On Saturday, Sid and Jane drove me down to Ferring, a little resort just down the coast from Worthing on the South Coast, where we were royally entertained by one of my cousins, Eric, who is a few years younger than me, the son of my mother’s younger sister.
I hadn’t seen Eric since 2003 so we had a bit to catch up on. So another pleasant, sunny day in the English south-eastern heartland and then back to Kent in time to watch ‘Match of the Day’ on the goggle box – a time honoured English, saturday night custom.
As if I needed any more Kentish, middle class culture, yesterday my brother suggested that we drive down to Tonbridge Castle, (I never even knew Tonbridge had a castle), and sit in the castle grounds and listen to a brass band performance. Not having anything better to do I agreed on the day’s programme and off we went.
It was yet another very pleasant afternoon. I do quite like brass bands, and as bands go I have heard a lot worse, but it didn’t exactly set the world alight, but I guess it was as good as I was going to get on a sunny Sunday afternoon in provincial Kent. I knew all the music they played and I would say that around 70% of it was more than 50 years old, with a couple of pieces from the early eighties – only 30 years old.
Tonbridge castle – or what’s left of it…
The good folk of Tonbridge gather with their chairs….
It was almost as if I was in a time warp. The music was of the last century, and most of the people attending were from at least the 20th and maybe even the 19th! A good old crowd had turned up, all toting their trusty, fold up, canvas armchairs.
Sitting on ground sheets or blankets seems to have gone with the passing of the last century, which is probably just as well as judging by the age of many, if they had managed to actually sit on the ground I doubt whether half of them would ever succeed in getting up again – including yours truly!!
Horror upon horror – two interlopers try to dance!
Peace is quickly restored.. the band continues it’s archaic repertoire…
Looking around, I was astonished to realise that I was the only person there wearing jeans, and many of the men even had long sleeved shirts and ties! Sid, my brother, ever a man of the people, was actually showing off his ancient knobbly knees in the baggiest pair of shorts I had seen since the heydays of Scouting for Boys. I had another look around – not only was I the only attendee wearing jeans, but Sid was the only one in shorts! My God will they throw us both out, I wondered?
As if to confirm my worst fears, a couple of giant sized ‘Bobbies’ suddenly appeared from the castle ramparts, but as luck would have it, their attention was diverted by a two year old girl who was doing her best to sit on the mouth of a huge brass euphonium just as the poor musician was trying to emit his loudest oomphah pah pah.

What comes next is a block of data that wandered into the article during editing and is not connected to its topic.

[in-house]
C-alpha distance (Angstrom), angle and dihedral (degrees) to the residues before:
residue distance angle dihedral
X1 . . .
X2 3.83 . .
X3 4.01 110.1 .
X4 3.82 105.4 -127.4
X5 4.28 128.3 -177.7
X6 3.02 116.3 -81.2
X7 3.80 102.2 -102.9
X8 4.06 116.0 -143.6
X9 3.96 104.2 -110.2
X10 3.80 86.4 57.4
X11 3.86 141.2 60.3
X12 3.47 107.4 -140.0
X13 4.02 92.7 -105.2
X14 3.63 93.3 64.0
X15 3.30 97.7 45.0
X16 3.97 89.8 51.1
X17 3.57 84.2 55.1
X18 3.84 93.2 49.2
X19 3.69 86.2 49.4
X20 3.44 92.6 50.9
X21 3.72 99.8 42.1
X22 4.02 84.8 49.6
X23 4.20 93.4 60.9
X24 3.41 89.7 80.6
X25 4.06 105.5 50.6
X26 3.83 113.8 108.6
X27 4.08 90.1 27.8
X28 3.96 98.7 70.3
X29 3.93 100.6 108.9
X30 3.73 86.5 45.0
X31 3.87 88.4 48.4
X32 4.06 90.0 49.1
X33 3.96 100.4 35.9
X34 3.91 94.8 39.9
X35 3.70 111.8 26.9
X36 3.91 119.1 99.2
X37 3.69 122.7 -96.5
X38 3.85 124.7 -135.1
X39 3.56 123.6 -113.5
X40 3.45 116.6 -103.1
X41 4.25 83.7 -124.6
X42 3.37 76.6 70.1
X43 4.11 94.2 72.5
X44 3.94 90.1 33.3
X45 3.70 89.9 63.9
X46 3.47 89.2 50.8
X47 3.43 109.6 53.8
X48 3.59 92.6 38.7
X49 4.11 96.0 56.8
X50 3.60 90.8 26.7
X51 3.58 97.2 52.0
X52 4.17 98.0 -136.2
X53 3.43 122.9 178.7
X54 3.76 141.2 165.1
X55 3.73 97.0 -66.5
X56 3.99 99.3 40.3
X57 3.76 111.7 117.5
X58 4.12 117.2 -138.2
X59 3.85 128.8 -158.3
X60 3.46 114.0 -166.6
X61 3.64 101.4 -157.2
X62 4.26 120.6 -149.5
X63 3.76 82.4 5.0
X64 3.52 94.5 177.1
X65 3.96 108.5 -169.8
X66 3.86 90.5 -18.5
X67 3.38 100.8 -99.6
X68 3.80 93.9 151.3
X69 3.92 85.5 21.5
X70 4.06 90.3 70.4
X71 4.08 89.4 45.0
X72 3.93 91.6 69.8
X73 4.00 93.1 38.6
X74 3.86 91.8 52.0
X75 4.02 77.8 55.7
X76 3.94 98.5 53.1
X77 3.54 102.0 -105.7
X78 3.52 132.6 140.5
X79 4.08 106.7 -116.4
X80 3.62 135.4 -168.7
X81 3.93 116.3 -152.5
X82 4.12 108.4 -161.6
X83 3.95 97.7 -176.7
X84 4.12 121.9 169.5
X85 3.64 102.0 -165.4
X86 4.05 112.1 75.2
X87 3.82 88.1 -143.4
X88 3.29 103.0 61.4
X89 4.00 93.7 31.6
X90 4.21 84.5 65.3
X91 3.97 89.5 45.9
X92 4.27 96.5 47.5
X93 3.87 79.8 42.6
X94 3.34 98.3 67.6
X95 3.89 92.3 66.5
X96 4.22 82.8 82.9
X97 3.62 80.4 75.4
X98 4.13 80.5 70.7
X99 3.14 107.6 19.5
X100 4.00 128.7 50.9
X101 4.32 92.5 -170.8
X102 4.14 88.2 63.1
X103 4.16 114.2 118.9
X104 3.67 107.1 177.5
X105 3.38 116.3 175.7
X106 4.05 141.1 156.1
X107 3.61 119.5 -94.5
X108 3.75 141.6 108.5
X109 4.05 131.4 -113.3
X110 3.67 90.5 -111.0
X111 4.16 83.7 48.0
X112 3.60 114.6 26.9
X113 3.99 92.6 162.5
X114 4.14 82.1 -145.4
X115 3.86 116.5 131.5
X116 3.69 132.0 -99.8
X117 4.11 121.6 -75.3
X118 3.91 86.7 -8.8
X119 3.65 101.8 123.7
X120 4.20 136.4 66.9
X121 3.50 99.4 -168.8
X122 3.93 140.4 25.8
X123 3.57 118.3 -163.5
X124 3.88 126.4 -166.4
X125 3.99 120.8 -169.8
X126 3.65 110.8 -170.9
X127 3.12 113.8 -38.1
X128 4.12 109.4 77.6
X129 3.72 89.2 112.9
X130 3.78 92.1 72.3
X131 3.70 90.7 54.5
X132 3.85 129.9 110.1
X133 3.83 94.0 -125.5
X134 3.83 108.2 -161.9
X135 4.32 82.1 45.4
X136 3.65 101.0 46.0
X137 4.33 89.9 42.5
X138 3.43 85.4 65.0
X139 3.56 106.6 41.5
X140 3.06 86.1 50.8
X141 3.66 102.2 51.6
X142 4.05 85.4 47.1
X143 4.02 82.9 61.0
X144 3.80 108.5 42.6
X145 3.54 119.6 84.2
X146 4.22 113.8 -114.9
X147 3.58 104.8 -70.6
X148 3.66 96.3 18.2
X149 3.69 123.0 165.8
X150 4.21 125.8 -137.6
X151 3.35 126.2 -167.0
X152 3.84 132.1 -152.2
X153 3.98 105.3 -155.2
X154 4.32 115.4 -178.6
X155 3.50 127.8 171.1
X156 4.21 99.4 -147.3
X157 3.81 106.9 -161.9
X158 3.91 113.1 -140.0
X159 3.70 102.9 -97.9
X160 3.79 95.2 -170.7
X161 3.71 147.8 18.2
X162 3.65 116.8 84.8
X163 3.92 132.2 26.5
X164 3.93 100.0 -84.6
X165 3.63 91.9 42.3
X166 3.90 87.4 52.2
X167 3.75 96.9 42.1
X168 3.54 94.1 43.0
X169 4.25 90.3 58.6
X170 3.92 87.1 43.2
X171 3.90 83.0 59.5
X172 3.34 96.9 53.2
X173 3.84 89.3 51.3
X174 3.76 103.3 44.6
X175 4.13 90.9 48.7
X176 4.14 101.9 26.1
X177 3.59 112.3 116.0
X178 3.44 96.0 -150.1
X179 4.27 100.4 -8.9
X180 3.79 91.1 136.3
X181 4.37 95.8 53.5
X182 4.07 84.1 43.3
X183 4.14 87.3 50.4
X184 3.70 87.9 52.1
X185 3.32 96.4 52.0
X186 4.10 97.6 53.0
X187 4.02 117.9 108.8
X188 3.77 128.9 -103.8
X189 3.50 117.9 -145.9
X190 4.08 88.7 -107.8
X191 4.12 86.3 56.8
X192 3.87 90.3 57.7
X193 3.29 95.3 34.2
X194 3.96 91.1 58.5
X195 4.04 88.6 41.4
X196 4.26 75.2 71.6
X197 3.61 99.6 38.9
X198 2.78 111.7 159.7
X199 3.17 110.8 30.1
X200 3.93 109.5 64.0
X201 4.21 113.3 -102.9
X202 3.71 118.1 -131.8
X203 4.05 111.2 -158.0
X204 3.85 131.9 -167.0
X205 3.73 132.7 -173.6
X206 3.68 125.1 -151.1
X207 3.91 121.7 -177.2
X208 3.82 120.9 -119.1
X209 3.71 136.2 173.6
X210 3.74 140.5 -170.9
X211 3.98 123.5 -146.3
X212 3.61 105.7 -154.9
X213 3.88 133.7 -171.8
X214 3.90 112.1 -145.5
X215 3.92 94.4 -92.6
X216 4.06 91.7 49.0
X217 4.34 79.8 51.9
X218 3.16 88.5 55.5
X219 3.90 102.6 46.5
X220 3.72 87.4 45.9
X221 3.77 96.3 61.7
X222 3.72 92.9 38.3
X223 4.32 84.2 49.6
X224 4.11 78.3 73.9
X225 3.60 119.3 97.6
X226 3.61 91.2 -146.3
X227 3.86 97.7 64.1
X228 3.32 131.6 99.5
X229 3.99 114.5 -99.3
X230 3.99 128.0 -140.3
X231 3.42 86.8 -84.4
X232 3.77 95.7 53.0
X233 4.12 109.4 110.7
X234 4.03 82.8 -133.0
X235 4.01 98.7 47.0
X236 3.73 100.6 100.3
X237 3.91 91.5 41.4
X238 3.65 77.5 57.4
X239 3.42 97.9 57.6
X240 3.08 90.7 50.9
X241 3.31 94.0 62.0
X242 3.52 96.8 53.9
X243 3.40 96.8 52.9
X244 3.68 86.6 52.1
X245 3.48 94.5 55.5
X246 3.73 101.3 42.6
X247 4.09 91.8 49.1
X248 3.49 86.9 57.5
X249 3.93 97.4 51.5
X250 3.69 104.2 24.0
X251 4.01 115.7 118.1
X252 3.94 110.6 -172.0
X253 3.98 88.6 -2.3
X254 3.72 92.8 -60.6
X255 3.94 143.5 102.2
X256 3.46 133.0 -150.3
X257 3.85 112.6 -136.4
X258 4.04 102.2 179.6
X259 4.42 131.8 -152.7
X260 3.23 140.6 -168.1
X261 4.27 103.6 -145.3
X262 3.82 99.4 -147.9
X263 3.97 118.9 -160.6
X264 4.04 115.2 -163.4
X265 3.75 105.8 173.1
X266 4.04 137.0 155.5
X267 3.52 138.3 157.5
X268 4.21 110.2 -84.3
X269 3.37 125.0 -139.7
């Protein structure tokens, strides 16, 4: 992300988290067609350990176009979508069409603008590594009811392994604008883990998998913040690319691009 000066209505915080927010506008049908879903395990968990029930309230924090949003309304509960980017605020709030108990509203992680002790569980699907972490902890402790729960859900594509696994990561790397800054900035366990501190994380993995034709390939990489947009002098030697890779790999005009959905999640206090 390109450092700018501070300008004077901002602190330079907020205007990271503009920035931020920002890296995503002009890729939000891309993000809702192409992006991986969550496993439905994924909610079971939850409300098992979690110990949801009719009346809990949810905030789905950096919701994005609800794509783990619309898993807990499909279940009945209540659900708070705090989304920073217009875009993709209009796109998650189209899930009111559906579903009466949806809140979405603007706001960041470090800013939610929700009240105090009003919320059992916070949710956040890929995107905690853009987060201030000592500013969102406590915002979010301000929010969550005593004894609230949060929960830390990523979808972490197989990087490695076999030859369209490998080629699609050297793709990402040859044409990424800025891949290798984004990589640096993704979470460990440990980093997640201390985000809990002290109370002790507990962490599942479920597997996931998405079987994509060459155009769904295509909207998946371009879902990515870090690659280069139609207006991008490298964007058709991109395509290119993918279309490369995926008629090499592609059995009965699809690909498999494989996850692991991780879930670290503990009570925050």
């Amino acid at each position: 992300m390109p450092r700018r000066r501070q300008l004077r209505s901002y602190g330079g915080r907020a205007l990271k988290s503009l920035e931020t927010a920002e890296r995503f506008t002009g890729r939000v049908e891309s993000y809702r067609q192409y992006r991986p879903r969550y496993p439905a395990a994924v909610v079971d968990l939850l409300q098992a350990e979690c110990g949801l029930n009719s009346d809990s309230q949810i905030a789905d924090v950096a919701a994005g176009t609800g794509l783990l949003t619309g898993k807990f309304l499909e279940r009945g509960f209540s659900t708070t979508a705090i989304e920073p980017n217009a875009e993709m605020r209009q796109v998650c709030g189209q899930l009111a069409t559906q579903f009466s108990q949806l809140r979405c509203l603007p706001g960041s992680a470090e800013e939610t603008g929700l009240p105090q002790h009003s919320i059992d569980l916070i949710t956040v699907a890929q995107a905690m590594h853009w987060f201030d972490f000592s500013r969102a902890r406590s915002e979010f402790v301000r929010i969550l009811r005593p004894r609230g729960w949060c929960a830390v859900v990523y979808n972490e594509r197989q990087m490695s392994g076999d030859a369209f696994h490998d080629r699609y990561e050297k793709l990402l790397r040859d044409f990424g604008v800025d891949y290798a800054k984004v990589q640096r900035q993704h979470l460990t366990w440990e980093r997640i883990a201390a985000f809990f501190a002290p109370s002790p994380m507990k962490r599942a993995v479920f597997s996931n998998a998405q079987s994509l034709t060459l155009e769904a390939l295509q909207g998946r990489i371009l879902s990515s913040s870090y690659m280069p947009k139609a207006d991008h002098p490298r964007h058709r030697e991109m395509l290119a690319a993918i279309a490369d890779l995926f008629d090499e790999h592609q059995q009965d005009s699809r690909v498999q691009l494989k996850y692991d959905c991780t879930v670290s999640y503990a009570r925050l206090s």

Sid and I sat on our canvas fold up chairs with our winter jackets covering our knees and hiding our criminal disregard of the dress code, but mercifully, the danger passed as the cops attention was totally diverted by the two year old Ompah suppressing little girl, who was subsequently arrested and carried away in manacles.
The concert finally drew to a close, despite an annoying encore which stretched my musical appreciation limits to their utmost, and we took a brief walk along the Medway tributary in down-town Tonbridge, before returning home in time to catch Dragons’ Den on the Telly.
A river Medway tributary – just off Tonbridge High street…
More views of the river…(above and below)
The nearby park….
Some period houses near the castle
Looking towards Tonbridge High road….
Today, my last day in Kent for now, has been a less energetic day, if you can call sitting in a car to Worthing or watching a brass band energetic. We drove into Tonbridge to pick up my train ticket for tomorrow’s journey to Peterborough, and to do a spot of shopping in Boots.
These errands having been successfully accomplished, we decided to have a latte in a local coffee shop, but the first one we entered was so busy that we couldn’t even find a seat. We walked along to highroad to the ubiquitous Starbucks and even that was packed to overflowing, but diligent Sid, managed to steal us three seats in a distant,dusty corner.
So in answer to the question: how is the recession hitting Britain? I can respond, that in this little sleepy little country town, not an hour’s journey from London – not a lot. Monday afternoon, expensive coffee and snacks by any standards and this place, and its rival down the road, were packed to the gunnels with locals supping their café lattes, Americanos frappes and their gut busting American muffins.
Tomorrow, I take the train from Tonbridge to Peterborough, via London Bridge and Kings Cross, and thence to Stamford to my youngest daughter’s house, (the bride to be), for a few days.
More later this week, and sorry if I am boring you, but some of you asked me to keep my blog going…….
Maybe these pics below are a bit more to your taste….
BUTT…BUTT…BUTT….I Don’t give a hoot…